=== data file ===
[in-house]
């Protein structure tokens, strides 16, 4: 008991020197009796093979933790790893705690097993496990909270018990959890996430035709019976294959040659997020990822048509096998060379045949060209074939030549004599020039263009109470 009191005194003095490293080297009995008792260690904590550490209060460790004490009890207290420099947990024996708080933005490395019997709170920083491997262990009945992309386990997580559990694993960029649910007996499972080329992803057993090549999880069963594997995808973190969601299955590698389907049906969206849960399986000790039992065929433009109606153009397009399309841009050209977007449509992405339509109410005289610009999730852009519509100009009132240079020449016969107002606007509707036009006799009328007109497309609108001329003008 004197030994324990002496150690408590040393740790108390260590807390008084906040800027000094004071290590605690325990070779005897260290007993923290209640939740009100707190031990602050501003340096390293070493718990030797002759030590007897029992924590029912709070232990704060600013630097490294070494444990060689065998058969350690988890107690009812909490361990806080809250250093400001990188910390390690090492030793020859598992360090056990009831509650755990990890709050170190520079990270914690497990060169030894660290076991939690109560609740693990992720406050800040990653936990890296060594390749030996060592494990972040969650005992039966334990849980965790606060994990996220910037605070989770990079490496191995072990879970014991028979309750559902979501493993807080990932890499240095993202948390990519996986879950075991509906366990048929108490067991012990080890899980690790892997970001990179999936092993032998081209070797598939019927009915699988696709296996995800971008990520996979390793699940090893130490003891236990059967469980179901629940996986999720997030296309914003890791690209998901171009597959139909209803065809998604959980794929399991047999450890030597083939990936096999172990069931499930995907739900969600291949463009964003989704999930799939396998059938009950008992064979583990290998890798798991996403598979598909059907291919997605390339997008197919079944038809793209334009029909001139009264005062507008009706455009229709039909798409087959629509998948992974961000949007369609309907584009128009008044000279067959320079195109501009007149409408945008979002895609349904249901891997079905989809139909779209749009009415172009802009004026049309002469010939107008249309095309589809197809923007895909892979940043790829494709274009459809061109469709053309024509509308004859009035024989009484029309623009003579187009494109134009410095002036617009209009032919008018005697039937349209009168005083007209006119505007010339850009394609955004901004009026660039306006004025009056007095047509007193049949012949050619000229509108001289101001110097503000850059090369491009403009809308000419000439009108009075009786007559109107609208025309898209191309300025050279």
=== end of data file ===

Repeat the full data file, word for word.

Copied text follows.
[in-house]
């Protein structure tokens, strides 16, 4: 008991020197009796093979933790790893705690097993496990909270018990959890996430035709019976294959040659997020990822048509096998060379045949060209074939030549004599020039263009109470 009191005194003095490293080297009995008792260690904590550490209060460790004490009890207290420099947990024996708080933005490395019997709170920083491997262990009945992309386990997580559990694993960029649910007996499972080329992803057993090549999880069963594997995808973190969601299955590698389907049906969206849960399986000790039992065929433009109606153009397009399309841009050209977007449509992405339509109410005289610009999730852009519509100009009132240079020449016969107002606007509707036009006799009328007109497309609108001329003008 004197030994324990002496150690408590040393740790108390260590807390008084906040800027000094004071290590605690325990070779005897260290007993923290209640939740009100707190031990602050501003340096390293070493718990030797002759030590007897029992924590029912709070232990704060600013630097490294070494444990060689065998058969350690988890107690009812909490361990806080809250250093400001990188910390390690090492030793020859598992360090056990009831509650755990990890709050170190520079990270914690497990060169030894660290076991939690109560609740693990992720406050800040990653936990890296060594390749030996060592494990972040969650005992039966334990849980965790606060994990996220910037605070989770990079490496191995072990879970014991028979309750559902979501493993807080990932890499240095993202948390990519996986879950075991509906366990048929108490067991012990080890899980690790892997970001990179999936092993032998081209070797598939019927009915699988696709296996995800971008990520996979390793699940090893130490003891236990059967469980179901629940996986999720997030296309914003890791690209998901171009597959139909209803065809998604959980794929399991047999450890030597083939990936096999172990069931499930995907739900969600291949463009964003989704999930799939396998059938009950008992064979583990290998890798798991996403598979598909059907291919997605390339997008197919079944038809793209334009029909001139009264005062507008009706455009229709039909798409087959629509998948992974961000949007369609309907584009128009008044000279067959320079195109501009007149409408945008979002895609349904249901891997079905989809139909779209749009009415172009802009004026049309002469010939107008249309095309589809197809923007895909892979940043790829494709274009459809061109469709053309024509509308004859009035024989009484029309623009003579187009494109134009410095002036617009209009032919008018005697039937349209009168005083007209006119505007010339850009394609955004901004009026660039306006004025009056007095047509007193049949012949050619000229509108001289101001110097503000850059090369491009403009809308000419000439009108009075009786007559109107609208025309898209191309300025050279």